Our study was performed with the objective of determining whether the routine use of DMSA in pediatric patients with abnormal renal US findings can obviate the need for routine MCUG examination and hence its associated drawbacks.

Atrophic kidney, also known as kidney atrophy or kidney shrinkage, refers to loss of nephrons causing a smaller sized kidney. Likewise, if the kidneys have already been affected, further examinations would be needed to identify whether risk factors such as VUR exist.[15] The rate of VUR in our patients with hydronephrosis was significantly higher than patients with atrophy. We also found that the patients with atrophy were significantly older than patients with hydronephrosis. The current data also showed that older patients were more susceptible to the development of atrophy.[16] Many causes could be responsible for atrophic kidney, renal ischemia, damage to the renal parenchyma as a result of obstruction of the urinary system, renal thrombosis, compression of blood vessels as a result of renal cysts, long-standing kidney infections such as pyelonephritis, polycystic kidney, and other chronic renal diseases that can affect the nephrons or reflux nephropathy.[17] Only 19.4% of our patients with atrophy had VUR. Hence, there may other possibilities for the etiology of atrophy: one explanation is that a previously existing low-grade VUR may have spontaneously resolved because it is already known that low-grade VUR can spontaneously resolve in as high as 80% of cases.[15] Another explanation could be vascular factors. Hence, therefore, it suggests that in case of renal atrophy, focusing solely on VUR may misleading and one should evaluate renal vascular system with renal Doppler US and/or renal angiography.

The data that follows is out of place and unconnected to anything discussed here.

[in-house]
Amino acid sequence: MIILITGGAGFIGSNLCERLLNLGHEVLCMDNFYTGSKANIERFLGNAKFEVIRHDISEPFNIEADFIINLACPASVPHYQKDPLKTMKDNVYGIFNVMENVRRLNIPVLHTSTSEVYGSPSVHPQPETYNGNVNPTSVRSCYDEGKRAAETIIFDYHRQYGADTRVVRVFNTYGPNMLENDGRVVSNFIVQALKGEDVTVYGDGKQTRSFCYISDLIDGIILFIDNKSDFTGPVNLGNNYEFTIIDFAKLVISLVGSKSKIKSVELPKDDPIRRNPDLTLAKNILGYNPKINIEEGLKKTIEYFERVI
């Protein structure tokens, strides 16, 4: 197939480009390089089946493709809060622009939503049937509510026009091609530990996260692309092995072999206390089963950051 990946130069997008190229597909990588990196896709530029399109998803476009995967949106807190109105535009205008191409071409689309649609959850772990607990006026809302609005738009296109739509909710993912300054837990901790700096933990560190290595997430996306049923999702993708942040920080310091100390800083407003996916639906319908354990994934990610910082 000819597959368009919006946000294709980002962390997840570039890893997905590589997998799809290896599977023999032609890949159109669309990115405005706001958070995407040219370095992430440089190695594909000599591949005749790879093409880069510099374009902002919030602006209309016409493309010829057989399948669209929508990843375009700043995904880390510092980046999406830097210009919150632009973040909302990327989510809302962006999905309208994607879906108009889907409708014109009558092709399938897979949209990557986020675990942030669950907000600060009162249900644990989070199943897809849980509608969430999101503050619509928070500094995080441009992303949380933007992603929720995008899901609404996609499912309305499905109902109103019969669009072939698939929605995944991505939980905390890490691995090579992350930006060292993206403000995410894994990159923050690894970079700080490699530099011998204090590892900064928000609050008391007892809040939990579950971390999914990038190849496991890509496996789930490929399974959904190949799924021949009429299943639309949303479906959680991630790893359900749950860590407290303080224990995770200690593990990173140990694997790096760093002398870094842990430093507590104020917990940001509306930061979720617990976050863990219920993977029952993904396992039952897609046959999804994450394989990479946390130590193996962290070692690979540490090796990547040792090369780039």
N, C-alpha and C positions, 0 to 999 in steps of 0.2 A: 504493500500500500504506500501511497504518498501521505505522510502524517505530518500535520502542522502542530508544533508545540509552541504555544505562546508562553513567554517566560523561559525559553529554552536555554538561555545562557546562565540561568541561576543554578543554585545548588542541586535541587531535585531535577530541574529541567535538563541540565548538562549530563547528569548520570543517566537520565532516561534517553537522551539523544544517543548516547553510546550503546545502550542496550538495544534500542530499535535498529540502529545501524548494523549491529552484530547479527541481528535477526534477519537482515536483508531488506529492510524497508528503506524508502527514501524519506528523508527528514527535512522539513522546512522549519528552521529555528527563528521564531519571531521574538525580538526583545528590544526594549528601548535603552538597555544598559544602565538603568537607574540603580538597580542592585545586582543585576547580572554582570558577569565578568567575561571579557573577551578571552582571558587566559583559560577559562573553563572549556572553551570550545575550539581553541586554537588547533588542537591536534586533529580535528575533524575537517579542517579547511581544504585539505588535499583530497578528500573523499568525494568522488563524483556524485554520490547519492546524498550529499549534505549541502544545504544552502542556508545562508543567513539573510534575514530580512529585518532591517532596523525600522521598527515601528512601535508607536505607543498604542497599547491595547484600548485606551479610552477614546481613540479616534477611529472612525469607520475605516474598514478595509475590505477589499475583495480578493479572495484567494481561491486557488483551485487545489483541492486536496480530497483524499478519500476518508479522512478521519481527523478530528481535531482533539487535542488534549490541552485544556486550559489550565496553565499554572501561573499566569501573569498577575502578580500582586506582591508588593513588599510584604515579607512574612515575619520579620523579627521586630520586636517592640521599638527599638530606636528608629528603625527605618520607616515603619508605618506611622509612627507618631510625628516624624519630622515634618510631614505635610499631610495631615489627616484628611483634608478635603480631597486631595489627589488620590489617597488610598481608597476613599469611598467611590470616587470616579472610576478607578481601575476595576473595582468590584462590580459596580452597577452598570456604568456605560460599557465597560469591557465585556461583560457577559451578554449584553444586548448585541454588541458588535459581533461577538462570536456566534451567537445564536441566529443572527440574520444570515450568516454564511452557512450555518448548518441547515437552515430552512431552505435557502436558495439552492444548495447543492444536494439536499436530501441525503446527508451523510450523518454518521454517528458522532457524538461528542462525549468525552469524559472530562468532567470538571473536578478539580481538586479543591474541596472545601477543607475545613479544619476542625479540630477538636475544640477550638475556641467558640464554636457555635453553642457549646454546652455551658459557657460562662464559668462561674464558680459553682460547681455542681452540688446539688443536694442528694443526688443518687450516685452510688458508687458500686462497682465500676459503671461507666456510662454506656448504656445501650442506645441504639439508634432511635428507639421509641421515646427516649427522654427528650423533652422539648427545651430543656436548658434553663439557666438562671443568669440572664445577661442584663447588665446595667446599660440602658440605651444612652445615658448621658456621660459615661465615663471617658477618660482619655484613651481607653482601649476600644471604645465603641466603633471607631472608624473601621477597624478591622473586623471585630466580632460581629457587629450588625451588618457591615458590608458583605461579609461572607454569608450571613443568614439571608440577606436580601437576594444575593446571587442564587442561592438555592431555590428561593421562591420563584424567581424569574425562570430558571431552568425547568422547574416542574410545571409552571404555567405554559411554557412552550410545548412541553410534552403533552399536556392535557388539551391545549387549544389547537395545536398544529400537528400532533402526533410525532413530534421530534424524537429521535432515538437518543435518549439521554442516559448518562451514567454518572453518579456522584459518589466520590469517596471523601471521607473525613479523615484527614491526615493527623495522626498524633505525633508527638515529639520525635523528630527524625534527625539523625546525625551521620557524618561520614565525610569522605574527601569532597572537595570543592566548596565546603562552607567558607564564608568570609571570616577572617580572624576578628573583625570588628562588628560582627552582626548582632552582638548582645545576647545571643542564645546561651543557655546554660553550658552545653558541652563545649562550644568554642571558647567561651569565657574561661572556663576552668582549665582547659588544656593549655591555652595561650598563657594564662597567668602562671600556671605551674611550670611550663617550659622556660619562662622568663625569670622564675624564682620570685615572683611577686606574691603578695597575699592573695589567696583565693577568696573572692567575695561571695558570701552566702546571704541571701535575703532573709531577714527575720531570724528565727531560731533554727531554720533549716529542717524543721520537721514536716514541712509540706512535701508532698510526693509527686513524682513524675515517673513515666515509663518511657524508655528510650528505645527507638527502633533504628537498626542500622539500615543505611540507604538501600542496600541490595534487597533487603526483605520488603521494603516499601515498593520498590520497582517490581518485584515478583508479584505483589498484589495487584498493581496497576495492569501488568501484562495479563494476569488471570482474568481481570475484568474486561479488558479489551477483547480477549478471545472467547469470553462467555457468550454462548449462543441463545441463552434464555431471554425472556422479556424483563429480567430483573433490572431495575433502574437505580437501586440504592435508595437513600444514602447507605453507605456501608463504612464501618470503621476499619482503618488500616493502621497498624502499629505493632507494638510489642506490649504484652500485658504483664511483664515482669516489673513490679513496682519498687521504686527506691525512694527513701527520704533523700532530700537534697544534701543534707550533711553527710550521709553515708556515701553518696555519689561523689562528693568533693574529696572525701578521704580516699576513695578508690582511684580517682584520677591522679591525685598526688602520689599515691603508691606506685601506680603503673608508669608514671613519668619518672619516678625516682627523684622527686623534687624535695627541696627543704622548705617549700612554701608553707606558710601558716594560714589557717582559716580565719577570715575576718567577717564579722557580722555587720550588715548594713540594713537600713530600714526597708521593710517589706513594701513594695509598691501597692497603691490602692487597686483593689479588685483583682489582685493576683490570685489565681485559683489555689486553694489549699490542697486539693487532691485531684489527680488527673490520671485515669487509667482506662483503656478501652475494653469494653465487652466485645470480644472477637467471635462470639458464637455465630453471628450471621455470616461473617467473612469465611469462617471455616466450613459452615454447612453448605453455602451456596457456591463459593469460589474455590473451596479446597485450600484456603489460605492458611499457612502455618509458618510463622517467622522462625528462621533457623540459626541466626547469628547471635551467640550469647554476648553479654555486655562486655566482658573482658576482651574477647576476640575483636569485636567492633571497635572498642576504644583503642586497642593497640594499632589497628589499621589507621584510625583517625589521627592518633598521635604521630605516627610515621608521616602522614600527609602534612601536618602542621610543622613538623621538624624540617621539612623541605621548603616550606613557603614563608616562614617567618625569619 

We found no significant difference between high- and low-moderate-grade hydronephrosis with respect to the presence of VUR. However, it was shown in a study that the presence and degree of preoperative hydronephrosis were closely related to VUR grade.[18] However, in that study, all of 308 patients underwent antireflux surgery with different indications, and the guideline of Society for Fetal Urology for hydronephrosis [19] was used, which categorized hydronephrosis as mild (Grade 1–2) or moderate/severe (Grade 3–4). Hence, the perspective here is important in evaluation of the relation of hydronephrosis with VUR.

Patients with high-degree hydronephrosis had more severe DMSA findings than the patients with mild-moderate hydronephrosis. Several studies have supported our finding in that an abnormal renal ultrasonography had a good correlation with abnormal DMSA renal scintigraphy.[20] In contrast, Ilyas et al.[21] reported that ultrasonographic parameters did not identify children with renal damage in any age group. Some previous studies have shown that normal and abnormal renal ultrasonography results of the patients with acute pyelonephritis indicated that ultrasonography had poor sensitivity for the detection of renal scarring,[22],[23] whereas another study showed that ultrasonography was efficient in detecting renal scars.[24]